The gas is self-administered through a demand valve, using a mouthpiece, bite block or face mask. Self-administration of Entonox is safe because if enough is inhaled to start to induce anaesthesia, the patient becomes unable to hold the valve, and so will drop it and soon exhale the residual gas. This means that unlike other anaesthetic gases, it does not require the presence of an anaesthetist for administration. The 50% oxygen in Entonox ensures the person will have sufficient oxygen in their alveoli and conducting airways for a short period of apnea to be safe.
Mechanism of action
The pharmacological mechanism of action of N
2O in medicine is not fully known. However, it has been shown to directly modulate a broad range of ligand-gated ion channels, and this likely plays a major role in many of its effects. It moderately blocks NMDAR and β2-subunit-containing nACh channels, weakly inhibits AMPA, kainate, GABAC and 5-HT3 receptors, and slightly potentiates GABAA and glycine receptors. It also has been shown to activate two-pore-domain K+
channels. While N
2O affects quite a few ion channels, its anesthetic, hallucinogenic and euphoriant effects are likely caused predominantly, or fully, via inhibition of NMDA receptor-mediated currents. In addition to its effects on ion channels, N
2O may act to imitate nitric oxide (NO) in the central nervous system, and this may be related to its analgesic and anxiolytic properties. Nitrous oxide is 30 to 40 times more soluble than nitrogen.
Its debut as a generally accepted method, however, came in 1863, when Gardner Quincy Colton introduced it more broadly at all the Colton Dental Association clinics, that he founded in New Haven and New York City.
The first devices used in dentistry to administer the gas consisted of a simple breathing bag made of rubber cloth.
Breathing the pure gas often caused hypoxia (oxygen insufficiency) and sometimes death by asphyxiation. Eventually practitioners became aware of the need to provide at least 21% oxygen content in the gas (the same percentage as in air). In 1911, the anaesthetist Arthur Ernest Guedel first described the use of self-administration of a nitrous oxide and oxygen mix. It was not until 1961 that the first paper was published by Michael Tunstall and others, describing the administration of a pre-mixed 50:50 nitrous oxide and oxygen mix, which led to the commercialisation of the product.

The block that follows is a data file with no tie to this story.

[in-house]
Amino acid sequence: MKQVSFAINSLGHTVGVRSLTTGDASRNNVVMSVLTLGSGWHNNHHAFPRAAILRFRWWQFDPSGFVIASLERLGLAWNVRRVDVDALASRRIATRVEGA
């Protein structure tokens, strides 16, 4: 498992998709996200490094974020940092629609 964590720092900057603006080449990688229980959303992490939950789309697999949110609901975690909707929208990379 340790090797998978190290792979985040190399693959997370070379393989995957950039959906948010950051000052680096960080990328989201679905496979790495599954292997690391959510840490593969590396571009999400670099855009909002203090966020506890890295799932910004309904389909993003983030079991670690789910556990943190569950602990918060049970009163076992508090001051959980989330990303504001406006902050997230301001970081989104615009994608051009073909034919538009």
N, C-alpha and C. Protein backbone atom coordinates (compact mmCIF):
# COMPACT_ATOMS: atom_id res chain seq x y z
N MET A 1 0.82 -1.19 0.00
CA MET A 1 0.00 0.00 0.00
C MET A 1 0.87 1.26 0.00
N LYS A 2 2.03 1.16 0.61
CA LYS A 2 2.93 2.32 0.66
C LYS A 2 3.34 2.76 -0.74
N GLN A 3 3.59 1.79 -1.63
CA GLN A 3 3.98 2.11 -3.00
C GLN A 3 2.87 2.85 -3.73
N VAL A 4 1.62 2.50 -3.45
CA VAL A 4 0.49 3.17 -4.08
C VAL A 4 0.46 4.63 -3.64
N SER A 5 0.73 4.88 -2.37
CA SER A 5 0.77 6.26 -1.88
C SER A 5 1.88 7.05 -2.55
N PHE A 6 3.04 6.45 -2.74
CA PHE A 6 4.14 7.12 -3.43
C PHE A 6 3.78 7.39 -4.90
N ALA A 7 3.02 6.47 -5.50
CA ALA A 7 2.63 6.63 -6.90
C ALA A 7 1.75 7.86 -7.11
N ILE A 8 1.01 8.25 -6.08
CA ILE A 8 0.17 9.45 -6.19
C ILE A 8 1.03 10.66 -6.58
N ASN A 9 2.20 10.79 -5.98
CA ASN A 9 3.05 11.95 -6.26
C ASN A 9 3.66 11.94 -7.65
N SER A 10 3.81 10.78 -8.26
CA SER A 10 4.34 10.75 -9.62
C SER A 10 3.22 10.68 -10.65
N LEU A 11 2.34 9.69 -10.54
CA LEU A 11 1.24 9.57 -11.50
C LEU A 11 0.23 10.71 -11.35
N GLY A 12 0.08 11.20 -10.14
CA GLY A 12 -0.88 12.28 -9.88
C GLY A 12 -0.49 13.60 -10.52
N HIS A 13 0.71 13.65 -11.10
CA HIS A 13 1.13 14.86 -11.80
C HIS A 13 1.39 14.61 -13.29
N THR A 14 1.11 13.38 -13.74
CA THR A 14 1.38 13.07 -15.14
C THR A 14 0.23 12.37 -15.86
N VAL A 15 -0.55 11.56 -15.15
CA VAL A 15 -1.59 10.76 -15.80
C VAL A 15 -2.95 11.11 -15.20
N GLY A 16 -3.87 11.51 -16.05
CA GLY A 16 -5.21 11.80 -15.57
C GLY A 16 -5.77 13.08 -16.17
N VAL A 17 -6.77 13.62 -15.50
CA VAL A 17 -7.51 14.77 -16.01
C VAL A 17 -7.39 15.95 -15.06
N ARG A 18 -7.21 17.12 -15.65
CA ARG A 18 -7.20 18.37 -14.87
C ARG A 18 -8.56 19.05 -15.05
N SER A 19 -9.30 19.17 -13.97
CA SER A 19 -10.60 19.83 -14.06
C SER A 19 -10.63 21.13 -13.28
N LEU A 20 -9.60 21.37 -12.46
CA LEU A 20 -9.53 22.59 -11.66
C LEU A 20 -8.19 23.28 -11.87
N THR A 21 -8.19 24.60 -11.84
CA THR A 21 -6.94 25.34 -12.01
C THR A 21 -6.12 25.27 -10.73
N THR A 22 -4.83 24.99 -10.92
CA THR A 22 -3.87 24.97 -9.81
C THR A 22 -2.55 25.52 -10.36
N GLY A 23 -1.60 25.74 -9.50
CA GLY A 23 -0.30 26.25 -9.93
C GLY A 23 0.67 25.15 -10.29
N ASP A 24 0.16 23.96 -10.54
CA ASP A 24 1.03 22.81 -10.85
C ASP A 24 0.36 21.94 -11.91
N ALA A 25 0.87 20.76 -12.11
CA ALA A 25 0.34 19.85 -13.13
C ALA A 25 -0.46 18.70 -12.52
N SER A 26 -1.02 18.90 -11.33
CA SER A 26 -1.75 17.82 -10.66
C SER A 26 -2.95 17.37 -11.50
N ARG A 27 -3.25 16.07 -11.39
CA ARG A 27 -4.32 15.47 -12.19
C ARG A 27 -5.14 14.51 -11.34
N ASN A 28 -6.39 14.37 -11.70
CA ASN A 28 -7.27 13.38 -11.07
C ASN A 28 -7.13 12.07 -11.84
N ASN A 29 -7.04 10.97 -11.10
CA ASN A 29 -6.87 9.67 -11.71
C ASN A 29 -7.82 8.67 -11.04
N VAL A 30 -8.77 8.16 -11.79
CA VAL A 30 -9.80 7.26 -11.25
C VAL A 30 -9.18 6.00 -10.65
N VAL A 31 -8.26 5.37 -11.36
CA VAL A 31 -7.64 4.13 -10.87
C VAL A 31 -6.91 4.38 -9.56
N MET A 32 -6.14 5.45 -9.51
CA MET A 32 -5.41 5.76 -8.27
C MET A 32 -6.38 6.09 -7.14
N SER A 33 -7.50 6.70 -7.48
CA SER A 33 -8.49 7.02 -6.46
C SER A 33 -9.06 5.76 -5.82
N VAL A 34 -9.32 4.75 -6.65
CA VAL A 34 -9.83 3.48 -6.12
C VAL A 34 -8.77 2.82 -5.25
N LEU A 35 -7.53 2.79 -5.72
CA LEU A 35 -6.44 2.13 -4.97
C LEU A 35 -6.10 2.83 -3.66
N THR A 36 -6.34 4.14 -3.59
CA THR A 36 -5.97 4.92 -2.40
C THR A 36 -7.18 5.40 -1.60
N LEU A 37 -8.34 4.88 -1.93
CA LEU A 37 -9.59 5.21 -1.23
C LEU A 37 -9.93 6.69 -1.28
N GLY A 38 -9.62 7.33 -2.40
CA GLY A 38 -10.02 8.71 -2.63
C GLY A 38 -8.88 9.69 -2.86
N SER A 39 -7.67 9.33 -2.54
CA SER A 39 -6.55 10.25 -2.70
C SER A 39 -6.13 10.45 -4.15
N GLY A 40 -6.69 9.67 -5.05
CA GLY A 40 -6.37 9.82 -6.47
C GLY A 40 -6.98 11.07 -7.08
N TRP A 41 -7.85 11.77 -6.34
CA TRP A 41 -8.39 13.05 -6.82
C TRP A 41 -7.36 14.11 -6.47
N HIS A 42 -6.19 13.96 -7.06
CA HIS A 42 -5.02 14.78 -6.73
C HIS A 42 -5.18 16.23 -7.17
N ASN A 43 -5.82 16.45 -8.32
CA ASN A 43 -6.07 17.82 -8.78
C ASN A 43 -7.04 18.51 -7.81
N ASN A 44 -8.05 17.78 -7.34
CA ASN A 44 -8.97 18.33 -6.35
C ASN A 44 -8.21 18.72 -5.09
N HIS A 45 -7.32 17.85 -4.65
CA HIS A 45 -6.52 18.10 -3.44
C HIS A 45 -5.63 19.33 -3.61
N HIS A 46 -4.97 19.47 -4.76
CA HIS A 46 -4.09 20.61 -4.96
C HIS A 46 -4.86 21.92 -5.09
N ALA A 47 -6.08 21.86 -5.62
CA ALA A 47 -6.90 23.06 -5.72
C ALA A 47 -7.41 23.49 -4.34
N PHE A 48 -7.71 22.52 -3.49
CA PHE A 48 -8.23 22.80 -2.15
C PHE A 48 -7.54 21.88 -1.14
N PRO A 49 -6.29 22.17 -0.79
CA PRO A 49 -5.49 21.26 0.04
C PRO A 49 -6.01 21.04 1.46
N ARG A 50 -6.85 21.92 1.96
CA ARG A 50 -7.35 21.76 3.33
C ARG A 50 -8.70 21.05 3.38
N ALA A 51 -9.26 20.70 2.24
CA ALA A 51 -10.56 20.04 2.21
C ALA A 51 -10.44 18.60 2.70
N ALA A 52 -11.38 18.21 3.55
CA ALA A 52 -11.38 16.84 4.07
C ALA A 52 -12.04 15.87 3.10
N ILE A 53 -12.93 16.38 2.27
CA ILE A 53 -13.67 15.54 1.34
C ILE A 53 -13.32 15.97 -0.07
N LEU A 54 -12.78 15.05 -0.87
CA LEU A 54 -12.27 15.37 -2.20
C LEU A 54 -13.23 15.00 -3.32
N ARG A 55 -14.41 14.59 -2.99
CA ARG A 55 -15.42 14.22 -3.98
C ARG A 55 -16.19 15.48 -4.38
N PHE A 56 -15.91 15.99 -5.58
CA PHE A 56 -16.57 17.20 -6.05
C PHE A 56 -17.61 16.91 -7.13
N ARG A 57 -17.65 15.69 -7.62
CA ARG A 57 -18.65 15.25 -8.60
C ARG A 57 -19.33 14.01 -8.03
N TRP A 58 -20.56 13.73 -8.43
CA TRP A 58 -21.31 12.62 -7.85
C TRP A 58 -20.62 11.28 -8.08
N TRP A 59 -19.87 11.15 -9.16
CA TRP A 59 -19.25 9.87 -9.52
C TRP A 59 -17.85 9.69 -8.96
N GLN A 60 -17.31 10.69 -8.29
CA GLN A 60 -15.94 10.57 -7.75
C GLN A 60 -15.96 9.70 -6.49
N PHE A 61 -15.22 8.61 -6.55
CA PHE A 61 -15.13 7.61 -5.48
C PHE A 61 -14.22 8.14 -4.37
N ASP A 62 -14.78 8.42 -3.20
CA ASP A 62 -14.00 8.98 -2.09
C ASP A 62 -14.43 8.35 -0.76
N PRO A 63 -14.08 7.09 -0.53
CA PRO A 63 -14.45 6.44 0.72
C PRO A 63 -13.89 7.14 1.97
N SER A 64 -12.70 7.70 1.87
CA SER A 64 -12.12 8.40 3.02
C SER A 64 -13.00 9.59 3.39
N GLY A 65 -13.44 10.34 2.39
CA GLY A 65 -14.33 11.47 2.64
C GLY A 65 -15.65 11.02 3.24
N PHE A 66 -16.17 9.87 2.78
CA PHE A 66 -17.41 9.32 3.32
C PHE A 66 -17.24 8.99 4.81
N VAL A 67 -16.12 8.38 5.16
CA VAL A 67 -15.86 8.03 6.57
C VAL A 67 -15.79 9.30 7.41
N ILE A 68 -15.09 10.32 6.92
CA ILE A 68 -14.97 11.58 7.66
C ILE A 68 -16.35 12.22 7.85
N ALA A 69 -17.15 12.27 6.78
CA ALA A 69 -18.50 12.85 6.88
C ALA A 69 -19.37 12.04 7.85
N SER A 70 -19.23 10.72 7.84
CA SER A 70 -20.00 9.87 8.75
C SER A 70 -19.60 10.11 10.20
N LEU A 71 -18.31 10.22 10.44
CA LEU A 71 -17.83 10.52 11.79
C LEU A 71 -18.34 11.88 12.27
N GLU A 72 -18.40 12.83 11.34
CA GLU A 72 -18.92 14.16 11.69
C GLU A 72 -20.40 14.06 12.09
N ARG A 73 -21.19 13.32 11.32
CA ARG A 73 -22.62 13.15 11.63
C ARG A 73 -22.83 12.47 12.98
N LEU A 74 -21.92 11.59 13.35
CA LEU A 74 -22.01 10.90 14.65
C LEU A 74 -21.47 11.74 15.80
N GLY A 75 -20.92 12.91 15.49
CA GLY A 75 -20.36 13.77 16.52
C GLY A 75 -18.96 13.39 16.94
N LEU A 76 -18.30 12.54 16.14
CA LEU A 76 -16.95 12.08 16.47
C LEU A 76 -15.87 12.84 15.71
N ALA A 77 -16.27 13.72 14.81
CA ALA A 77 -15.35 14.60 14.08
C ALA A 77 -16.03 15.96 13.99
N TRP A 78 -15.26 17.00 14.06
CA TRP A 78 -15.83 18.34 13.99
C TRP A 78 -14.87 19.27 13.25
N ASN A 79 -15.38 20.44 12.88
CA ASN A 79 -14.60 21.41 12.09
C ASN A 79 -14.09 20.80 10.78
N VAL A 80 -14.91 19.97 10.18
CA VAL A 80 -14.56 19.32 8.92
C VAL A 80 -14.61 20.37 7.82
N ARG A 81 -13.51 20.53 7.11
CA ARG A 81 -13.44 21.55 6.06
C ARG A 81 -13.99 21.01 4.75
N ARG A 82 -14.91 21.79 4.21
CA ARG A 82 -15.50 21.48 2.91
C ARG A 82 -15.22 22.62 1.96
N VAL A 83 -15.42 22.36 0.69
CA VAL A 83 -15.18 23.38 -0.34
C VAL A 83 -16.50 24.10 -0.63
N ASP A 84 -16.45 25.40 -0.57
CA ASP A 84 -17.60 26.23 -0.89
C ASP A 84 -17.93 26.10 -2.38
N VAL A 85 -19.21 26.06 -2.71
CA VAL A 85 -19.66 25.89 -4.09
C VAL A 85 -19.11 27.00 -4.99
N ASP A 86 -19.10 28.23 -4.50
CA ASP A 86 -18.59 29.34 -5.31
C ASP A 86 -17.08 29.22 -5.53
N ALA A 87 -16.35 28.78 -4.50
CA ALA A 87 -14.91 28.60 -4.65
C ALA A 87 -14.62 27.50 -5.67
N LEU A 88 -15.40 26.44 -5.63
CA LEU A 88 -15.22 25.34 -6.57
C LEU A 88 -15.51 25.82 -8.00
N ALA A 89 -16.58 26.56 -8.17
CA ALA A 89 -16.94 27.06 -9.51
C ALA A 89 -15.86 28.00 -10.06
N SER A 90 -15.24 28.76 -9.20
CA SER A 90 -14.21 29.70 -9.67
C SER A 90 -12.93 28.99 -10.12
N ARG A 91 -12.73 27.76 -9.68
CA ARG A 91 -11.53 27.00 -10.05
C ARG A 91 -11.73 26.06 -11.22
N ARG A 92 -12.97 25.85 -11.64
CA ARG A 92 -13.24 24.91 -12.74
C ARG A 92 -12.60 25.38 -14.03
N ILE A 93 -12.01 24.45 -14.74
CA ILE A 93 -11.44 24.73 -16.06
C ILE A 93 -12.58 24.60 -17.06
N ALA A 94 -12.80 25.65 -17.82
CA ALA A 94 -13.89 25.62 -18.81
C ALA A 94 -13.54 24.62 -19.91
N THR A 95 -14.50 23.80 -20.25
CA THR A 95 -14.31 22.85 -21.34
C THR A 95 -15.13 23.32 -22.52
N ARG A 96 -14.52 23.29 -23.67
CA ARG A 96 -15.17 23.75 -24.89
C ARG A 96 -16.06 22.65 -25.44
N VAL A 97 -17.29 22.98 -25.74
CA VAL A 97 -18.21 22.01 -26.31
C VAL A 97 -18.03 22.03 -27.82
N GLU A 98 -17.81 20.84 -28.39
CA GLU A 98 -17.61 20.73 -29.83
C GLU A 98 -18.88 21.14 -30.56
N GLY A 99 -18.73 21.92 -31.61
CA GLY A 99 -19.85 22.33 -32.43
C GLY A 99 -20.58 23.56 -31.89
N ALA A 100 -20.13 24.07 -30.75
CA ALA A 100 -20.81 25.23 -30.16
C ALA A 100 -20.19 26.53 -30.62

In 1970, Peter Baskett recognised that pre-mixed nitrous oxide and oxygen mix could have an important part to play in the provision of pre-hospital pain relief management, provided by ambulance personnel. Baskett contacted the Chief Ambulance Officer for the Gloucestershire Ambulance Brigade, Alan Withnell, to suggest this idea. This gained traction when Baskett negotiated with the British Oxygen Company, the availability of pre-mixed nitrous oxide and oxygen mix apparatus for training. Regular training sessions began at Frenchay Hospital (Bristol) and a pilot study was run in Gloucestershire (in which ambulances were crewed by a driver and one of the new highly trained ambulance men), the results of this trial were published in 1970.
Today the nitrous oxide is administered in hospitals by a relative analgesia machine, which includes several improvements such as flowmeters and constant-flow regulators, an anaesthetic vaporiser, a medical ventilator, and a scavenger system, and delivers a precisely dosed and breath-actuated flow of nitrous oxide mixed with oxygen.
The machine used in dentistry is much simpler, and is meant to be used by the patient in a fully conscious state. The gas is delivered through a demand-valve inhaler over the nose, which will only release gas when the patient inhales through it.
Society and culture
Nitronox was a registered trademark of the BOC Group between 1966 and 1999, and was reregistered by Hs Tm Inc since 2005 It is also colloquially known as "gas and air" in the United Kingdom.